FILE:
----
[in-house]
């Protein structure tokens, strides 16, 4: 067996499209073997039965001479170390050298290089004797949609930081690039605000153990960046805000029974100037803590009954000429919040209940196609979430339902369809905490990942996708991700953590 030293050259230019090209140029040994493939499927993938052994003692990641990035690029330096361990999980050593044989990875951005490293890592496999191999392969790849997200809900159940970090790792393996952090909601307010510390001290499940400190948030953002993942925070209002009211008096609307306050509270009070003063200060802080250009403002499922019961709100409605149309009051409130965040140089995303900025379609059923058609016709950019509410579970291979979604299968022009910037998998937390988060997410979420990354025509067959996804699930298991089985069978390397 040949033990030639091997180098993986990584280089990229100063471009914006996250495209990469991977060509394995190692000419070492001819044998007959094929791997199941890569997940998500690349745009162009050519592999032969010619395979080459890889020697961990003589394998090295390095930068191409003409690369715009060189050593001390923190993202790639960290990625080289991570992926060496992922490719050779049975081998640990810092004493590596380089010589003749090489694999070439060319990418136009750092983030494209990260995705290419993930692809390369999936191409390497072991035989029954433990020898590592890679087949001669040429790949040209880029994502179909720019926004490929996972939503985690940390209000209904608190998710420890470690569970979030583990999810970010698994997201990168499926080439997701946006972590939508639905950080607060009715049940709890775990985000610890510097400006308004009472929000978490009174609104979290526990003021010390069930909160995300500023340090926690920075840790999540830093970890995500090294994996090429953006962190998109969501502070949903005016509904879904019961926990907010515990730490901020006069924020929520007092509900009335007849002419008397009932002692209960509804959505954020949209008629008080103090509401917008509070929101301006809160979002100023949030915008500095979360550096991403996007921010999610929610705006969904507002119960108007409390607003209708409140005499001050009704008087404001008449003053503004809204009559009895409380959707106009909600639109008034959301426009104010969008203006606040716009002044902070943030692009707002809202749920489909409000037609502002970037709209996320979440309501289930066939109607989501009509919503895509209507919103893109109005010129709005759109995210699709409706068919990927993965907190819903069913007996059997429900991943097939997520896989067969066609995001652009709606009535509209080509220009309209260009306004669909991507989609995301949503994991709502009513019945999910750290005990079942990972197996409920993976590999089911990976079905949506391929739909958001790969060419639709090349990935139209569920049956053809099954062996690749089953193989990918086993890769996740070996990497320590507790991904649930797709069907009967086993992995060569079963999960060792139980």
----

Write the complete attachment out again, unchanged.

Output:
[in-house]
């Protein structure tokens, strides 16, 4: 067996499209073997039965001479170390050298290089004797949609930081690039605000153990960046805000029974100037803590009954000429919040209940196609979430339902369809905490990942996708991700953590 030293050259230019090209140029040994493939499927993938052994003692990641990035690029330096361990999980050593044989990875951005490293890592496999191999392969790849997200809900159940970090790792393996952090909601307010510390001290499940400190948030953002993942925070209002009211008096609307306050509270009070003063200060802080250009403002499922019961709100409605149309009051409130965040140089995303900025379609059923058609016709950019509410579970291979979604299968022009910037998998937390988060997410979420990354025509067959996804699930298991089985069978390397 040949033990030639091997180098993986990584280089990229100063471009914006996250495209990469991977060509394995190692000419070492001819044998007959094929791997199941890569997940998500690349745009162009050519592999032969010619395979080459890889020697961990003589394998090295390095930068191409003409690369715009060189050593001390923190993202790639960290990625080289991570992926060496992922490719050779049975081998640990810092004493590596380089010589003749090489694999070439060319990418136009750092983030494209990260995705290419993930692809390369999936191409390497072991035989029954433990020898590592890679087949001669040429790949040209880029994502179909720019926004490929996972939503985690940390209000209904608190998710420890470690569970979030583990999810970010698994997201990168499926080439997701946006972590939508639905950080607060009715049940709890775990985000610890510097400006308004009472929000978490009174609104979290526990003021010390069930909160995300500023340090926690920075840790999540830093970890995500090294994996090429953006962190998109969501502070949903005016509904879904019961926990907010515990730490901020006069924020929520007092509900009335007849002419008397009932002692209960509804959505954020949209008629008080103090509401917008509070929101301006809160979002100023949030915008500095979360550096991403996007921010999610929610705006969904507002119960108007409390607003209708409140005499001050009704008087404001008449003053503004809204009559009895409380959707106009909600639109008034959301426009104010969008203006606040716009002044902070943030692009707002809202749920489909409000037609502002970037709209996320979440309501289930066939109607989501009509919503895509209507919103893109109005010129709005759109995210699709409706068919990927993965907190819903069913007996059997429900991943097939997520896989067969066609995001652009709606009535509209080509220009309209260009306004669909991507989609995301949503994991709502009513019945999910750290005990079942990972197996409920993976590999089911990976079905949506391929739909958001790969060419639709090349990935139209569920049956053809099954062996690749089953193989990918086993890769996740070996990497320590507790991904649930797709069907009967086993992995060569079963999960060792139980």